As this is IMO basically why it takes so long to master for the experienced boarders

Have also heard many say, that as soon as they found this "key", doors suddenly opened in terms of progressing faster and being and feeling in control, and able to do everything (still learning slowly though)

PF

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### Re: How do you turn a hydrofoil ?

Huge thanx to P F and J R!
Because of your ideas I had a science lab day yesterday both on land and H20.
As for counter steering, On my bike at low speeds I simply did not feel it at all, and also hands off turns,using roll input only.
Nor on my unicycle! Maybe some day we can video to see what is going on?
Cool to see it demonstrated with motorcycle on video though!
If someone who really knows will post, but I have a feeling there is gyroscopic progression going on?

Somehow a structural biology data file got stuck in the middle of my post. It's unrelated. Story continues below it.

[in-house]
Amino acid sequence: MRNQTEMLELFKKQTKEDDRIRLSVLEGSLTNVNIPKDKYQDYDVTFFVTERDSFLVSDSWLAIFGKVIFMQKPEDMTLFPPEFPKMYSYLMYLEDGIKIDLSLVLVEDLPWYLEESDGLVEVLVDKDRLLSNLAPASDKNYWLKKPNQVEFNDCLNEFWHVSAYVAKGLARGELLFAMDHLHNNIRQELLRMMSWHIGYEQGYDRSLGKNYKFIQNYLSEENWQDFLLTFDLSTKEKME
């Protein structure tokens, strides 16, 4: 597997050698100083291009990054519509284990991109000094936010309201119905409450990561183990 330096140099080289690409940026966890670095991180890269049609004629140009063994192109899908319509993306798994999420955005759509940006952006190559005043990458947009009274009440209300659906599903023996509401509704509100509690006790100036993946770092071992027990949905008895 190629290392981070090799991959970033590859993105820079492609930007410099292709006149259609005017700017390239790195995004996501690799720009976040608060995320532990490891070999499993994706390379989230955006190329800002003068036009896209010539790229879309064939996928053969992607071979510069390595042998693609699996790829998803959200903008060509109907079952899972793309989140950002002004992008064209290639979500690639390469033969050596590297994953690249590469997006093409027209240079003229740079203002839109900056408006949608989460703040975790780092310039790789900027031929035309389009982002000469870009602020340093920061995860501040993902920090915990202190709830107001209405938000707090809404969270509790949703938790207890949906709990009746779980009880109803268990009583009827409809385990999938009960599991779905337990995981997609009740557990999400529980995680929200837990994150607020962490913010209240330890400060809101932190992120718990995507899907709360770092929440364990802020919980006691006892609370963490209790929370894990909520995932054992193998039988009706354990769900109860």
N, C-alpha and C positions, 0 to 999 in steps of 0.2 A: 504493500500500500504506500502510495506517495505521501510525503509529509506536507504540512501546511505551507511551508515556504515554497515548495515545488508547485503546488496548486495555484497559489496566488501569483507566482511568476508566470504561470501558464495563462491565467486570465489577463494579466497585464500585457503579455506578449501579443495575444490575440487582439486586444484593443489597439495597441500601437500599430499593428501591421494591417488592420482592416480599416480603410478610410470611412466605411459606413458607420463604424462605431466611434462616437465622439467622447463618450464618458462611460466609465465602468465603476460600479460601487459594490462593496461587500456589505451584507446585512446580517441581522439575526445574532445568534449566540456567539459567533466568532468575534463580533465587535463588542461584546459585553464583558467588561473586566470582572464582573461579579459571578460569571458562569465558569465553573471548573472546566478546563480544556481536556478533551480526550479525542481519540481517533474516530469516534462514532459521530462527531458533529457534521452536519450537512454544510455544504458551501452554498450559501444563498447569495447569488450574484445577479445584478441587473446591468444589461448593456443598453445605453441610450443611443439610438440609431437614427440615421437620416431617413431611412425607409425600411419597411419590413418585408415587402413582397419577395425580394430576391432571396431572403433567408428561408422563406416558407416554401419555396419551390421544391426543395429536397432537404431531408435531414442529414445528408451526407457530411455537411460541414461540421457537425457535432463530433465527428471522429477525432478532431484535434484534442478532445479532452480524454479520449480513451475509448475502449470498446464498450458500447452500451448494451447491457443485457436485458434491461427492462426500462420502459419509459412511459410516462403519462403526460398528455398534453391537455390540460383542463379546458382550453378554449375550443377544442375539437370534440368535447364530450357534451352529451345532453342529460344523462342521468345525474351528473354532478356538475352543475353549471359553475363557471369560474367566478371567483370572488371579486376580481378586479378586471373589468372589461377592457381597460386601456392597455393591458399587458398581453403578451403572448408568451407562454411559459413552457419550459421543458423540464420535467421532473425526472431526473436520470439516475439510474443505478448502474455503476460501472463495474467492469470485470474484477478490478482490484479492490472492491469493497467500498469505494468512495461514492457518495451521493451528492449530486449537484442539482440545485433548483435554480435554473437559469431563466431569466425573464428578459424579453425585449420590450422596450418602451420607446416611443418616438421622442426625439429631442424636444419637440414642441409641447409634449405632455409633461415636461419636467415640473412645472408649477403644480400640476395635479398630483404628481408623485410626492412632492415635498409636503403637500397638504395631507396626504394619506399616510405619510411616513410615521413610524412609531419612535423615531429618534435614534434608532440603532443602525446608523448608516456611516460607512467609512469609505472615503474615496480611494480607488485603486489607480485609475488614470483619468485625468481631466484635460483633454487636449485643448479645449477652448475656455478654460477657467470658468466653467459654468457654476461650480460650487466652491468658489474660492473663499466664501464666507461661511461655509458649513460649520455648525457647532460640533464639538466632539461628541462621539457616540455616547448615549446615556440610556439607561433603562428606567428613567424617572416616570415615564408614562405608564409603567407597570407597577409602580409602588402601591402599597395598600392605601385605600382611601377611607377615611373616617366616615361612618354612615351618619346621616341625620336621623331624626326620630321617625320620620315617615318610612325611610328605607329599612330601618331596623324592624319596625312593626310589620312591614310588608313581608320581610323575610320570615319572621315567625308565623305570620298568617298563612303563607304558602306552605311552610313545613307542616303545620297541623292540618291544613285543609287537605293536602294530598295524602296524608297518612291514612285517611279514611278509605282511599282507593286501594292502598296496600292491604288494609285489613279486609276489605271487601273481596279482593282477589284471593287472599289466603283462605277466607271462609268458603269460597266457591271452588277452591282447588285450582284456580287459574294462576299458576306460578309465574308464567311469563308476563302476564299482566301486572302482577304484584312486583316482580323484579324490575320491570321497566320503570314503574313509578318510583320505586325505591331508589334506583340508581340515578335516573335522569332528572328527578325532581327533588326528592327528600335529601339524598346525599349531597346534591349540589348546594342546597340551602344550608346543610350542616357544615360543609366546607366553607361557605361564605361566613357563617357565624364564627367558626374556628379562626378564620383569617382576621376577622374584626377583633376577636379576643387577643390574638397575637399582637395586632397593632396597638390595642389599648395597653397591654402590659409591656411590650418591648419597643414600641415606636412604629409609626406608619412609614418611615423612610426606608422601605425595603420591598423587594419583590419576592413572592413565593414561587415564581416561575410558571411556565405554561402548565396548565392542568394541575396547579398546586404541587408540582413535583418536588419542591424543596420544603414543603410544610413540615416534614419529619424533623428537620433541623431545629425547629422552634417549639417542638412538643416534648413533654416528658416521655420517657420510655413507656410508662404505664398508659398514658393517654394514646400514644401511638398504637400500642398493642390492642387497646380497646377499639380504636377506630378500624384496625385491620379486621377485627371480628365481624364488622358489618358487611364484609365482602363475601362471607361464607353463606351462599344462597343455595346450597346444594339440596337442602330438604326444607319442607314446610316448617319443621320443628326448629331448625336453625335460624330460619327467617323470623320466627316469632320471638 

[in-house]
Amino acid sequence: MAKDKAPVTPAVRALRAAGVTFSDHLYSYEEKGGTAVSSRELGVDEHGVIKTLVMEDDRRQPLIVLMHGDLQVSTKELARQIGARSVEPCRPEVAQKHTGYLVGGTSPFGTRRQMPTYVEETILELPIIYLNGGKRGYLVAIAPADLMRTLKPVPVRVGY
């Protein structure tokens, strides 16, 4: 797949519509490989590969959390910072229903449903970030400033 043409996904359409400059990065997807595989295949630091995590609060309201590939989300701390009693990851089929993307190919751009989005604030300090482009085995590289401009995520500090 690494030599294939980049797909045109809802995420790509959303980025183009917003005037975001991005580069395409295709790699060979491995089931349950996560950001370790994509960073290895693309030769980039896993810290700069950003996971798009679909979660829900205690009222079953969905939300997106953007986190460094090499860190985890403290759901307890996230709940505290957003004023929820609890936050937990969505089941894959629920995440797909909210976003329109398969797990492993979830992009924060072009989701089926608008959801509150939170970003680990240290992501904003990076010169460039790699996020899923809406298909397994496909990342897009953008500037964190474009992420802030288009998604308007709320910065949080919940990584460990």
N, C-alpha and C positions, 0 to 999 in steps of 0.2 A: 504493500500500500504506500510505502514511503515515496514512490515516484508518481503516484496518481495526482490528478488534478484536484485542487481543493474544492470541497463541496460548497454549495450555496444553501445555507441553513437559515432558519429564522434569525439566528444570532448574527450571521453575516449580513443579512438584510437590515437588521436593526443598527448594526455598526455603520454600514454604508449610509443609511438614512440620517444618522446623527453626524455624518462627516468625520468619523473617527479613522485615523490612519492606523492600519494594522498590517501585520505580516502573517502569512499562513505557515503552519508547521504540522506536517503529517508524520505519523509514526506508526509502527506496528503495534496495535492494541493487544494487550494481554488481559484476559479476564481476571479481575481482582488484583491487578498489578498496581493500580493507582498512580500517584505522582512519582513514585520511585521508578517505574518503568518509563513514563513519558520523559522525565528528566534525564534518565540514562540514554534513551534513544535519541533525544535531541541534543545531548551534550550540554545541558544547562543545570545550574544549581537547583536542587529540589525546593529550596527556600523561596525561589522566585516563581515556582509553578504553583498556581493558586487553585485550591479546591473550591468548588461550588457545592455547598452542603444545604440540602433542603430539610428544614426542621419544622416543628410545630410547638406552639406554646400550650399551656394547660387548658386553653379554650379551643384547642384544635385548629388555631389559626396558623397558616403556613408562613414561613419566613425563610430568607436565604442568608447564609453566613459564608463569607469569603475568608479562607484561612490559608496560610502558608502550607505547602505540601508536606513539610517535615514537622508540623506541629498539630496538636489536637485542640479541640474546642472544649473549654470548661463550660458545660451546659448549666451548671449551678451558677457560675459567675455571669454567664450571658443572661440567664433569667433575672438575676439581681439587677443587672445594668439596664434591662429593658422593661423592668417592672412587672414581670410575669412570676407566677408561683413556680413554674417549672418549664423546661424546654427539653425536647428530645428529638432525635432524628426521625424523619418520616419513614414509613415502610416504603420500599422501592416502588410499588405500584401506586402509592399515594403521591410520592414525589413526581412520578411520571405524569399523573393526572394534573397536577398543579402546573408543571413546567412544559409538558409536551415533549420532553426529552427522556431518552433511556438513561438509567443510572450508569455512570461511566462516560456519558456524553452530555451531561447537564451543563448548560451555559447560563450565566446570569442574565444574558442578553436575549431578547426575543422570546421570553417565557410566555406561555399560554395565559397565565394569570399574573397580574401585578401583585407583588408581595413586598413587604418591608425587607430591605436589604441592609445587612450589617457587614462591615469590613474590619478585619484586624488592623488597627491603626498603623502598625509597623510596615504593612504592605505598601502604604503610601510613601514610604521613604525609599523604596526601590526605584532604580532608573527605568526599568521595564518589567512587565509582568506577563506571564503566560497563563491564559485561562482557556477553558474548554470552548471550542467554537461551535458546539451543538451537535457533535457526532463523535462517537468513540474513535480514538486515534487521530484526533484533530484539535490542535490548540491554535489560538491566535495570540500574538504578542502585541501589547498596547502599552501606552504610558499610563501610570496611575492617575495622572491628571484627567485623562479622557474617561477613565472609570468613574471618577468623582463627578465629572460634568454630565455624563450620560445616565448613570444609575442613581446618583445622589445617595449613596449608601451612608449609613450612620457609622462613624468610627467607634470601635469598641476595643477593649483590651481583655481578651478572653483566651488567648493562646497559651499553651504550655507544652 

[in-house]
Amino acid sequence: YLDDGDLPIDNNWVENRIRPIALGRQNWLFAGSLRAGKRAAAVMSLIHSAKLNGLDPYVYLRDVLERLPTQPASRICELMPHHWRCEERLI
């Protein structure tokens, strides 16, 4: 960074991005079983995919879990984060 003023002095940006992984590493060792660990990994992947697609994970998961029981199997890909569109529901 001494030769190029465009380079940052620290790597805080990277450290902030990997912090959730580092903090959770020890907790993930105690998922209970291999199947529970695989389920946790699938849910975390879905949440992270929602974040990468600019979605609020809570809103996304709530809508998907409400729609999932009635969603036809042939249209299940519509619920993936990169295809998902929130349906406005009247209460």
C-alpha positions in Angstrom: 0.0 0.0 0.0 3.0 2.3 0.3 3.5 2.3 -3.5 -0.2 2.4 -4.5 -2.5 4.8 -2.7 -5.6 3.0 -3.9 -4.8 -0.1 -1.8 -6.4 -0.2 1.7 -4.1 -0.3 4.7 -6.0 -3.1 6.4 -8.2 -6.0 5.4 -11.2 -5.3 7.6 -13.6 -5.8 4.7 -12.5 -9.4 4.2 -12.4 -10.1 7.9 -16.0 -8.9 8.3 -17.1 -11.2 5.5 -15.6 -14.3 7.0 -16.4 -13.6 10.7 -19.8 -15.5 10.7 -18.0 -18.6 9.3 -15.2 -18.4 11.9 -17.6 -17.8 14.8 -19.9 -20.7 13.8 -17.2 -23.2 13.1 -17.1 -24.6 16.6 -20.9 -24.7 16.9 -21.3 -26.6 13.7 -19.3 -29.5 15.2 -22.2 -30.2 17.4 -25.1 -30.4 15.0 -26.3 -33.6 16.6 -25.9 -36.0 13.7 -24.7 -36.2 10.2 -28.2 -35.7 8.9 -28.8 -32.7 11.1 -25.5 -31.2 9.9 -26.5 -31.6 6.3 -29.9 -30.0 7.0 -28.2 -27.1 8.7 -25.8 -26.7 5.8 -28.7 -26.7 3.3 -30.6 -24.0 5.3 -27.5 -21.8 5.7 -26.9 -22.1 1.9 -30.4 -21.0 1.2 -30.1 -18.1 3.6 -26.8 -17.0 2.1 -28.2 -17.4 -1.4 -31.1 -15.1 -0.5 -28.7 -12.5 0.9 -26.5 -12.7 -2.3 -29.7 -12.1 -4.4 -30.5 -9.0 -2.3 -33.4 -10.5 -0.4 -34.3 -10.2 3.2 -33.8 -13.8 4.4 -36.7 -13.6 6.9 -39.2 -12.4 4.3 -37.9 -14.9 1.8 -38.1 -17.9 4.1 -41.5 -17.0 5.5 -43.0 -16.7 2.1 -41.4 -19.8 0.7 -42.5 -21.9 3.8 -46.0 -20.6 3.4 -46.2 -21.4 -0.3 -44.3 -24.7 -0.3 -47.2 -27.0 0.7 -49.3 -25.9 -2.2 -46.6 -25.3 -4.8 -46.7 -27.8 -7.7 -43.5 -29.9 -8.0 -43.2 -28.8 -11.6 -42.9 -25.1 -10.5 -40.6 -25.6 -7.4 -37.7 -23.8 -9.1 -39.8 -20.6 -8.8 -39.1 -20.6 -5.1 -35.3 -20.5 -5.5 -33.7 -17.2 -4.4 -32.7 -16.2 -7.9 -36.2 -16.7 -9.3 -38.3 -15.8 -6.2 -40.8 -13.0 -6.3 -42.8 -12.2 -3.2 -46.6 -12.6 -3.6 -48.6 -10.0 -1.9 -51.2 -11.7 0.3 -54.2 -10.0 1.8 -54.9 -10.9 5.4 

Interesting concepts, still not sure they apply to a kiteboardhydrofoil?
I had a killer KBHF session concentrating on what control inputs did what.
I was amazed to find that in the facing forward stance I could initiate turns using YAW, twist only,
BUT,
I could also do almost the same turns with weight change only, roll input.
These were weaving S turns and not U , carving turns!
And even better feel by using roll input, wieght change rail to rail timed with yaw.
Wow I had fun doing this!
After some time finding the correct weight shift and yaw timing it felt like downhill sking slalom style.
I would have not taken this stance style to this level had it not been for this thread.
I also tried to do U turns stance forward YAW only, does not work, I will say again does not work!
I also tried to do U turns stance forward with roll only, does not work!
You must add roll input to bring the strut up to vertical to change direction.
BUT,
I was way wrong about how much yaw plays in all turns!
I will now say that I think it is 50% yaw and 50% roll to do well timed clean carved turns.